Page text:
‘North Korea doesn’t give a damn about the West’

‘North Korea doesn’t give a damn about the West’

Yair Shamir, a likely minister in the next government, says Iran is watching the West's lack of response to Pyongyang's nuclear test

Raphael Ahren is the diplomatic correspondent at The Times of Israel.

Yair Shamir speaks during a conference of the Jewish People Policy Institute (JPPI) in Jerusalem on October 31, 2012. (photo credit: Oren Nahshon/Flash90)
Yair Shamir speaks during a conference of the Jewish People Policy Institute (JPPI) in Jerusalem on October 31, 2012. (photo credit: Oren Nahshon/Flash90)

News that North Korean conducted another nuclear test proves that the West’s approach to states unwilling to curb their nuclear ambitions has failed, Yair Shamir, an incoming Knesset member from Yisrael Beytenu who is likely to hold a senior position in the next government, said Tuesday.

Attempts to find compromise with the likes of North Korea and Iran were simply being exploited by those countries, Shamir told The Times of Israel.

“The nuclear test in North Korea this morning just emphasized that if the West will continue to look for compromise instead of looking for solutions, then those guys who are dealing with the West will take advantage of it,” he said. “Look at North Korea, they don’t give a sh*t. They’re doing what they want. And the Iranians will look at that as well.”

Shamir, who was speaking to The Times of Israel on the sidelines of a meeting with visiting US Jewish leaders, also urged Prime Minister Benjamin Netanyahu to use President Barack Obama’s visit to Israel next month to strengthen the personal relationship between them, “because at the end of the day, it is also a matter of personalities. At the level of the people — the Israeli people, the America people — there’s nothing to be fixed, it’s a good relationship.”

In the wake of the Arab Spring, he also said, the White House has recognized that the Israeli-Palestinian conflict is not the root cause of the region’s problems.

“He’s coming as a mature president, relaxed,” Shamir said of Obama. “I think he learned the lesson that the [core] issues of the Middle East [are not connected to] the Palestinian issue. Look at the Arab Spring and what happened around us, all these earthquakes here.”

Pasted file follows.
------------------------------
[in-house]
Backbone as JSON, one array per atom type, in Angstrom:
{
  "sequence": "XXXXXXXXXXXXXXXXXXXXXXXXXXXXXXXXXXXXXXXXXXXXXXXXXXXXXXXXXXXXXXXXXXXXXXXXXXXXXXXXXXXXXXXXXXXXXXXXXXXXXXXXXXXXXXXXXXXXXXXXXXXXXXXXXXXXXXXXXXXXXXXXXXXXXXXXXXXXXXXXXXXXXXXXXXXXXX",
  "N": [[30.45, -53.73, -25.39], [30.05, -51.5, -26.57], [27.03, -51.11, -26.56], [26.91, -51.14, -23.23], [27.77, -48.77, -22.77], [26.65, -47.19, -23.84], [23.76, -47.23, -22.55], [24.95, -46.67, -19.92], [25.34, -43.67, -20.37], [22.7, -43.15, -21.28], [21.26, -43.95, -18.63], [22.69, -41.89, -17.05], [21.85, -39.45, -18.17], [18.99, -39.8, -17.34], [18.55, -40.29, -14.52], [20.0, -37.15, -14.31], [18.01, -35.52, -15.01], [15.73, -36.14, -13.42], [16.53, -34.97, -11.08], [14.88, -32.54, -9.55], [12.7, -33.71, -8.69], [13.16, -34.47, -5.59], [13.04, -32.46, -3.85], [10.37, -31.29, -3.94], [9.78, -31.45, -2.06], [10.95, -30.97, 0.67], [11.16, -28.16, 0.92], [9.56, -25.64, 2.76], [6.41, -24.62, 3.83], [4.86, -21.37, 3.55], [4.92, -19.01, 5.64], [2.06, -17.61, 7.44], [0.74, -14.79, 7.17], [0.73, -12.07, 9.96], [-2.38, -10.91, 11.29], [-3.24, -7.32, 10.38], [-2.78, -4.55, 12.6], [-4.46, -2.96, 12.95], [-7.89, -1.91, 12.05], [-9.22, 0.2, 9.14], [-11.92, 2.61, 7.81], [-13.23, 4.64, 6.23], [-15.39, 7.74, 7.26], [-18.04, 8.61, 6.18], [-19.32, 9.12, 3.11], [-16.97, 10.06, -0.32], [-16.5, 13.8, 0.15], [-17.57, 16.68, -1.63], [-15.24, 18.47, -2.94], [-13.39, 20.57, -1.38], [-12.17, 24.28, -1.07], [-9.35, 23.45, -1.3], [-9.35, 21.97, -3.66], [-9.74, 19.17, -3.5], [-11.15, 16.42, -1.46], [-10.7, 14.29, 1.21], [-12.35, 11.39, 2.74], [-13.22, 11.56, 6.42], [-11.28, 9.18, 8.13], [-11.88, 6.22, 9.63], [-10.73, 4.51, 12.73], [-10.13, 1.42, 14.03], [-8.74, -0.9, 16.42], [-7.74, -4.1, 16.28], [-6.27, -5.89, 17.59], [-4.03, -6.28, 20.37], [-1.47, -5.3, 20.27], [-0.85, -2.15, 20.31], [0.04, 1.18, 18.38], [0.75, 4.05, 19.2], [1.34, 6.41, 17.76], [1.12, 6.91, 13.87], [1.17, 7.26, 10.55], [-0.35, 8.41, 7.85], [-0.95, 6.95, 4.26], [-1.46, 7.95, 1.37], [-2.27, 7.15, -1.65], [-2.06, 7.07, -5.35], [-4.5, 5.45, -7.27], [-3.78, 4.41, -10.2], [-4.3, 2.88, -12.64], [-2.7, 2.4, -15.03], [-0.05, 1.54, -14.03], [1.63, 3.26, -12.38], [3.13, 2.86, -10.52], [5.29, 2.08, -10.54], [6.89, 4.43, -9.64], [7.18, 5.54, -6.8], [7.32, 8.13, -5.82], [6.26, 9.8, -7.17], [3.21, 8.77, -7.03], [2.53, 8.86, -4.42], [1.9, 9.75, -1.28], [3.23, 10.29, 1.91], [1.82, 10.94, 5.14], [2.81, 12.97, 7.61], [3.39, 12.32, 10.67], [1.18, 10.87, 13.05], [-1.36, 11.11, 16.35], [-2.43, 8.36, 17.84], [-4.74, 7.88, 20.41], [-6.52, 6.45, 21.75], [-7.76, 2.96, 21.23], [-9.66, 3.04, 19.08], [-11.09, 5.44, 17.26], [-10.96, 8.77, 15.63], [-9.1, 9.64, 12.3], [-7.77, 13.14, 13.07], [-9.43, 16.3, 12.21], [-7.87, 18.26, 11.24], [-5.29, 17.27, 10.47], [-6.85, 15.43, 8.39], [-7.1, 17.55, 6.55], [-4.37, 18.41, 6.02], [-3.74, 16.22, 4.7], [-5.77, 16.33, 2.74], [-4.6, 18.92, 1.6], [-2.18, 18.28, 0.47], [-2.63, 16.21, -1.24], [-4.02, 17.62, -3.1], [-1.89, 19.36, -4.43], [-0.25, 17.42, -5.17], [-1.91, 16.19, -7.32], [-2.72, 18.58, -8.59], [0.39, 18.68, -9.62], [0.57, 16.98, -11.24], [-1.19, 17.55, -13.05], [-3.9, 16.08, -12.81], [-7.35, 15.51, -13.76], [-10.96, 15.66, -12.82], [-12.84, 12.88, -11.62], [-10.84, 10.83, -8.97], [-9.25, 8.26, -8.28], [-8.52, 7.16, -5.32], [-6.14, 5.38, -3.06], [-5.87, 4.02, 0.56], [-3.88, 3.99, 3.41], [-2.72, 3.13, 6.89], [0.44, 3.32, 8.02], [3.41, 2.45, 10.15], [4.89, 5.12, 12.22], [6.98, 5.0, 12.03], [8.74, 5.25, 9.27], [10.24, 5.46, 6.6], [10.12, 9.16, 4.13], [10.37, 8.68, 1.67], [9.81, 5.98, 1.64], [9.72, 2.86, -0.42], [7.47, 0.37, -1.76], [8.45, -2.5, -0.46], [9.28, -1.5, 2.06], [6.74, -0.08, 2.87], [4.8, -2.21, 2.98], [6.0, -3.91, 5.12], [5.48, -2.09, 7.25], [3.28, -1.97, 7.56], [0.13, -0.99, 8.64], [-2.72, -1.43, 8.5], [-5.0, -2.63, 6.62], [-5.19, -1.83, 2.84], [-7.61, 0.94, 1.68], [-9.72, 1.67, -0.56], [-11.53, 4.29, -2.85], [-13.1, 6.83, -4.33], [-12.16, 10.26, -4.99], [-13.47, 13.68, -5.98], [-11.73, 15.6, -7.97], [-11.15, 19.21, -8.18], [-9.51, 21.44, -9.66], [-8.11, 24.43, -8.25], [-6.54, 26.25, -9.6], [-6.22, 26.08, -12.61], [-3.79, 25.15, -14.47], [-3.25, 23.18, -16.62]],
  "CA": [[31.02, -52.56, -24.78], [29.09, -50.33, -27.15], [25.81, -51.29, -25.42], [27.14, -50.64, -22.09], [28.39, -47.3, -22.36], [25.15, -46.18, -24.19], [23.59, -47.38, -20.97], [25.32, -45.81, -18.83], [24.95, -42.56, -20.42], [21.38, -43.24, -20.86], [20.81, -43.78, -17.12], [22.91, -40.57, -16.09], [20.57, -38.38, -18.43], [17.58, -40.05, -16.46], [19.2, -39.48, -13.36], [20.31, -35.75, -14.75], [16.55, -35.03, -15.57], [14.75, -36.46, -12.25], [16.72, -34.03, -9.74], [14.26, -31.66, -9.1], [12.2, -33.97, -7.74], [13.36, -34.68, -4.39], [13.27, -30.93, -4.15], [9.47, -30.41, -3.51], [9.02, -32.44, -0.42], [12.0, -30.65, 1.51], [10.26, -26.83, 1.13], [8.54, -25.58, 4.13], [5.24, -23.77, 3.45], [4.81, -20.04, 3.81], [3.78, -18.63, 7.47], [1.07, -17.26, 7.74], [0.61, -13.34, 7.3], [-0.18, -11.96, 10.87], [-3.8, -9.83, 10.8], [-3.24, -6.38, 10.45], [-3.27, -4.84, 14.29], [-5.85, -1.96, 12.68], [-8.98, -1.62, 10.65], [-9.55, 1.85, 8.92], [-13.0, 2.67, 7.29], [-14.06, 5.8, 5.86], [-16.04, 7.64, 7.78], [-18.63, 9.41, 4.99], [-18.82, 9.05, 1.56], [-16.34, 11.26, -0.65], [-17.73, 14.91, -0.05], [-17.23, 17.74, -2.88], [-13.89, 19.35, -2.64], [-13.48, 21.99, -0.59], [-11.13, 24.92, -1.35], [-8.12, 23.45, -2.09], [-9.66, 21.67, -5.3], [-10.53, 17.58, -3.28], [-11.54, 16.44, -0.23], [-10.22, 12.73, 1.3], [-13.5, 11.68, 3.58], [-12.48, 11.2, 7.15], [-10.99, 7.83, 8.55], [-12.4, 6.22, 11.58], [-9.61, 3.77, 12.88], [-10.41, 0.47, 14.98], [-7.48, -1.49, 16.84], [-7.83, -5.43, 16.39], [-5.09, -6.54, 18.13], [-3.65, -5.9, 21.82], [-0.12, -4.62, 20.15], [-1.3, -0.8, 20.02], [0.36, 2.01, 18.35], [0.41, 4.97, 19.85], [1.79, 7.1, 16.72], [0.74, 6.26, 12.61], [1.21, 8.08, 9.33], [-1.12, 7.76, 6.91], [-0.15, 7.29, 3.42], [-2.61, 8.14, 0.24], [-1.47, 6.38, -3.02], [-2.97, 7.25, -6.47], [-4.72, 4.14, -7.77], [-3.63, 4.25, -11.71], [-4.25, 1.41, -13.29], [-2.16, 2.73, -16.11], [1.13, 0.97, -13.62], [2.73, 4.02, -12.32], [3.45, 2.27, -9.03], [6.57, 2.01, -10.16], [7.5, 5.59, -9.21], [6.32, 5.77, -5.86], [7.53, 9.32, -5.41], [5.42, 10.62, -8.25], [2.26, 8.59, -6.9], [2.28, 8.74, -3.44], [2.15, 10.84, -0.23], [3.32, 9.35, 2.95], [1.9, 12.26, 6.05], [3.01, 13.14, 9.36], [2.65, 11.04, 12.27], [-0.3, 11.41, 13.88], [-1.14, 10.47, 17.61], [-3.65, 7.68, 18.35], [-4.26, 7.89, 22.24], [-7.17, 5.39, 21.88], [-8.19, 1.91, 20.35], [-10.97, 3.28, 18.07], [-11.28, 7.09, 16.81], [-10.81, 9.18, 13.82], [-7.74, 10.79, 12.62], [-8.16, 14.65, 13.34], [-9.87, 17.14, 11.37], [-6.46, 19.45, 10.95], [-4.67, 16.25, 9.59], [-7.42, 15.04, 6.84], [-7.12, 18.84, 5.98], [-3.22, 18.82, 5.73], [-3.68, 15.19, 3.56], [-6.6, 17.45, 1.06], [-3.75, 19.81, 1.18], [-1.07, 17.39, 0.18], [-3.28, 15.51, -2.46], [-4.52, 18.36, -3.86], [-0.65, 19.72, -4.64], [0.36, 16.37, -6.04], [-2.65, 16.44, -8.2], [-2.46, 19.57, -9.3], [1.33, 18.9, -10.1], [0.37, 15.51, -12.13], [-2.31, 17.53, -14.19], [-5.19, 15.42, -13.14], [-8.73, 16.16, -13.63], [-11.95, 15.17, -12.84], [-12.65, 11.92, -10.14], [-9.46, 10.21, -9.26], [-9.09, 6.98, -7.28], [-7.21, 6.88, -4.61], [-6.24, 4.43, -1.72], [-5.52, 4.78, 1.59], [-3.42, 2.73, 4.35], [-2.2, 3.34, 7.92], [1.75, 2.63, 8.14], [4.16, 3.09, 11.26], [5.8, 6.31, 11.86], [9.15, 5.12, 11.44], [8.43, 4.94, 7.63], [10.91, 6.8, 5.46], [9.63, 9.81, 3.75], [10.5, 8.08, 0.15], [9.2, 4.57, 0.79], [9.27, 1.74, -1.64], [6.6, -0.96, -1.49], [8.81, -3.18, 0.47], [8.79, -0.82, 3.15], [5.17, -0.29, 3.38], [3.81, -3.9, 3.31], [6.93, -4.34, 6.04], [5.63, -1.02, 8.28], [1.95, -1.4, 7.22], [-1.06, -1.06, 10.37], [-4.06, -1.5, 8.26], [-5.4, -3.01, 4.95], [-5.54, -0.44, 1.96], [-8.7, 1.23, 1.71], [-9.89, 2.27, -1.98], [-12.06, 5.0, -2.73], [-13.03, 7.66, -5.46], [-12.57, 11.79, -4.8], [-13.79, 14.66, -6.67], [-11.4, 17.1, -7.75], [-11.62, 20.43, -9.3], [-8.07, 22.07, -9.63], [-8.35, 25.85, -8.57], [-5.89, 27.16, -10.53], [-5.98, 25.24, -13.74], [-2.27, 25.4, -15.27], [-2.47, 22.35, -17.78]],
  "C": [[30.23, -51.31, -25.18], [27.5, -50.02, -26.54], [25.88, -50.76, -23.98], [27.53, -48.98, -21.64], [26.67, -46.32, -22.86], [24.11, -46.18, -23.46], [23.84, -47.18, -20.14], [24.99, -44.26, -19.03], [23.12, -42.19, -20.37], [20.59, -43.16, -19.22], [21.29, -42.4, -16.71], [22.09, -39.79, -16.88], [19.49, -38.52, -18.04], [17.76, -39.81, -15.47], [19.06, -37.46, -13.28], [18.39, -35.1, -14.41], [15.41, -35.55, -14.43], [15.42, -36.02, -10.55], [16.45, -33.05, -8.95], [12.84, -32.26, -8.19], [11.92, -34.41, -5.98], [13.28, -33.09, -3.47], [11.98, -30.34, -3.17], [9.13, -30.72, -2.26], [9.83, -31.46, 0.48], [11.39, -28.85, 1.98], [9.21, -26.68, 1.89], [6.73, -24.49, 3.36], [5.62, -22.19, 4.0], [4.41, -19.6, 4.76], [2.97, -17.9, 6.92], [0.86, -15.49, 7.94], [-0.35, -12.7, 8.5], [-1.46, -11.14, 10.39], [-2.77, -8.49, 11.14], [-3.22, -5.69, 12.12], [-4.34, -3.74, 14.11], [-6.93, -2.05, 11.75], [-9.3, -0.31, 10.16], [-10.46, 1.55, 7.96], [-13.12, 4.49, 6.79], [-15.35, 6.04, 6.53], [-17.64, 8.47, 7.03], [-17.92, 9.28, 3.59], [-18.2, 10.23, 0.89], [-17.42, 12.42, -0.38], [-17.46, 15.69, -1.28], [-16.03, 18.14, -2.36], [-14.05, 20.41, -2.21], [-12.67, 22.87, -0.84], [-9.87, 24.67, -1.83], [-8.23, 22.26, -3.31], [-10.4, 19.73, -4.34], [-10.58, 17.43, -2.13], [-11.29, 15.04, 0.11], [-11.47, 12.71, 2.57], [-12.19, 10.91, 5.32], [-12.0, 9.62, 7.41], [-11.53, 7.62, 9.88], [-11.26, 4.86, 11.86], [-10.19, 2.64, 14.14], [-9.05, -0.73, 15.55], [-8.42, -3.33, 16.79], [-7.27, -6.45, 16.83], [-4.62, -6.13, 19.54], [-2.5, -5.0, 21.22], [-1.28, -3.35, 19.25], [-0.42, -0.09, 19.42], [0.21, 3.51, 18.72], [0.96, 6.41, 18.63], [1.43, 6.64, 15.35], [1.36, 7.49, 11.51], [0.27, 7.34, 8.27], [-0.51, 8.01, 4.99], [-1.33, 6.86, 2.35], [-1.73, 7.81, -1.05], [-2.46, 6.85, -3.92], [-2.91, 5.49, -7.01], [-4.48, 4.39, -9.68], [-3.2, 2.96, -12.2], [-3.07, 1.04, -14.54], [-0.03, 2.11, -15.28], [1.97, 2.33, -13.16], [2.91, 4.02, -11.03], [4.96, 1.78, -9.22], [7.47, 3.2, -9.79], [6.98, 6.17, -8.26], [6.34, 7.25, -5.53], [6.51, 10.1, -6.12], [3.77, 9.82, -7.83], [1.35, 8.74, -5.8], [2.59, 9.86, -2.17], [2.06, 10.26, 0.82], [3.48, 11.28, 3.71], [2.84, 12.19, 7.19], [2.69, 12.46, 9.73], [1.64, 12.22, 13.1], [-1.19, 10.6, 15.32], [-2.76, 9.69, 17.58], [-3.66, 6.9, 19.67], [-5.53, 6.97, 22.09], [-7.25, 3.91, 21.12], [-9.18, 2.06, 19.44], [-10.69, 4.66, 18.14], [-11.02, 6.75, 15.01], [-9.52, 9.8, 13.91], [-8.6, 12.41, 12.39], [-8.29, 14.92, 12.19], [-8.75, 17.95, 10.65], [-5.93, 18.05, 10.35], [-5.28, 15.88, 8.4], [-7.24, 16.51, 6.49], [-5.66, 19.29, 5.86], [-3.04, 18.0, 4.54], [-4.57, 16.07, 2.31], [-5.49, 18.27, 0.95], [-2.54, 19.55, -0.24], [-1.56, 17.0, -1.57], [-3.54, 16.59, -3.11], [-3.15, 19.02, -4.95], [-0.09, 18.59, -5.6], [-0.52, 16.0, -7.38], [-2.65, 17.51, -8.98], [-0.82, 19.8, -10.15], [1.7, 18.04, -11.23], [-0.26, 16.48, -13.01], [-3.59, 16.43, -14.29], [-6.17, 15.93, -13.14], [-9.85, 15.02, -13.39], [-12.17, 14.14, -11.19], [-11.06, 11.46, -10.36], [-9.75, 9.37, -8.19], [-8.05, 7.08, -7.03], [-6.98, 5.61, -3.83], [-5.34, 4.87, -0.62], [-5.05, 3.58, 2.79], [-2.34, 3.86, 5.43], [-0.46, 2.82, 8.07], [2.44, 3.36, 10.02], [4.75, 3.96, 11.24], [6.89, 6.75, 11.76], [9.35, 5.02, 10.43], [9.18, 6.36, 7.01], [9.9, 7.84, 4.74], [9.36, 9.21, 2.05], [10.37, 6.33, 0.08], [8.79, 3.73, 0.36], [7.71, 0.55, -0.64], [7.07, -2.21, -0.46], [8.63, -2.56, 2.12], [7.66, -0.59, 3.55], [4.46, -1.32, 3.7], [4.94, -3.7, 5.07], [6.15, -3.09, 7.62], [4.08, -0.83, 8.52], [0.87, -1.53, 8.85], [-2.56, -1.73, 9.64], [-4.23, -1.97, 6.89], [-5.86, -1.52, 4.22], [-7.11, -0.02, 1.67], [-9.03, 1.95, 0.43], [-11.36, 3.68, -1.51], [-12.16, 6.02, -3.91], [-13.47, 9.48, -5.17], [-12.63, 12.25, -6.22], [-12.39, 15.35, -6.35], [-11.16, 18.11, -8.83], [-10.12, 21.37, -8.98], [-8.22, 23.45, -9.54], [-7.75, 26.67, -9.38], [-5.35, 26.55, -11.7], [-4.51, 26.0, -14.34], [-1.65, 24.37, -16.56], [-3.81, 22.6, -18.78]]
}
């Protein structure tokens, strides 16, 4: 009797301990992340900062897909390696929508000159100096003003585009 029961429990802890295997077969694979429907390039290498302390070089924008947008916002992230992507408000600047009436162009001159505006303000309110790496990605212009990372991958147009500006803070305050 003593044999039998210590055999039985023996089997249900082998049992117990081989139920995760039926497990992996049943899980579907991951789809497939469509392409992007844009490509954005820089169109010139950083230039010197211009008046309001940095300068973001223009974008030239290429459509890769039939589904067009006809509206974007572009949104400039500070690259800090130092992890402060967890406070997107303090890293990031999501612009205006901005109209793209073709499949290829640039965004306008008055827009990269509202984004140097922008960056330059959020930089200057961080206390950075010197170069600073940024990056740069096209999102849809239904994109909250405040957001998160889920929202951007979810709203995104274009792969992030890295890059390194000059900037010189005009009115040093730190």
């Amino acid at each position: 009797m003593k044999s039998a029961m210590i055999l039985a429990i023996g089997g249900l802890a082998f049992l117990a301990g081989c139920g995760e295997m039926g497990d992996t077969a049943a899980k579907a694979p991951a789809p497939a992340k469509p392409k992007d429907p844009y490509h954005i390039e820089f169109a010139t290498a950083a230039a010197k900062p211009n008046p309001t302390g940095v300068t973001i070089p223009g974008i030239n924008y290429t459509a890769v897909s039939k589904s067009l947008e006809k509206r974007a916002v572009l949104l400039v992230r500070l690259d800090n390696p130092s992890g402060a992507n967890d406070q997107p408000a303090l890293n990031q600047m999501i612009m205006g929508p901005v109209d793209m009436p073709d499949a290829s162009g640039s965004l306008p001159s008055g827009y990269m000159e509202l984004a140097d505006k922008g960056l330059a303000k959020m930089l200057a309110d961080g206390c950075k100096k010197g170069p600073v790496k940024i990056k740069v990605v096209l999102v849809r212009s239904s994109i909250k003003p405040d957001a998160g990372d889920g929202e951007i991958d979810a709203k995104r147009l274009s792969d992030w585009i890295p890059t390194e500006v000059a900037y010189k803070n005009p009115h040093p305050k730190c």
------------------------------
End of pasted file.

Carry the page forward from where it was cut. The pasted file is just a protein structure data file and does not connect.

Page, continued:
Shamir, the son of the late Likud prime minister Yitzhak Shamir, is a former IAF pilot. He said he would be very pleased to serve as defense minister in the next government, but is widely expected to be given a senior domestic portfolio. He is the No. 2 to Avigdor Liberman on the Yisrael Beytenu list, and No. 4 on the joint Likud-Beytenu list; Liberman, the former foreign minister, will not sit in the cabinet while he’s fighting fraud and breach of trust charges.

In his remarks to the annual mission to Israel of the Conference of Presidents of Major American Jewish Organizations, Shamir noted that the Israeli government has never accepted Netanyahu’s commitment to a two-state solution, and added that he considered the creation of a Palestinian state to be impracticable due to geographic constraints.

“Netanyahu has expressed his view in his Bar-Ilan speech some years ago,” Yair told the Jerusalem gathering, referring to the prime minister’s 2009 speech accepting, in principle, a demilitarized Palestinian state alongside Israel. “This speech never got the approval of his own party, never got the approval of the previous government. And he will have to seek approval for this plan from the coming Knesset or coalition.”

“We’ll see,” Shamir added. “It’s a democratic state.”

The freshman legislator said he entered politics mainly to focus on domestic issues because he sees little chance for a resolution of the Palestinian-Israeli conflict in the near future.

“I do believe that the issue with the Palestinians will stay with us for a longer time. There is no shortcut, there are no miracles, there is no patent that can solve the issue here,” Shamir told the visiting US Jewish leaders. “We are dealing for so many years with the Palestinian issue, put [in it] so many efforts, so much talent. And we ignored, neglected our society.”

“My position on two states: I don’t think this is doable,” Shamir emphasized. “It’s such a small area [of land] to deal with. But on the other hand, if the coalition decides that this is their agenda, this is their agenda. Personally, I don’t think it’s workable.”

The major affliction of the Middle East is not the absence of peace between Arabs and Israel but the lack of freedom and prosperity across the region, Shamir said. “The only island with democracy, with happiness, where you can see smiling people and prosperity, good education — it’s here. And why should we spoil this place?”

Asked about American and other international pressure on Israel, Shamir said Israel’s relationship with the US was important but “not as important as other interests of Israel.”

Shamir said peace with Israel’s neighbors was important for building a good home for the Jewish people. Constant warfare was not a good solution, he allowed. “But on the other hand [protecting Israel] is a necessity [in order] to reach this point.”

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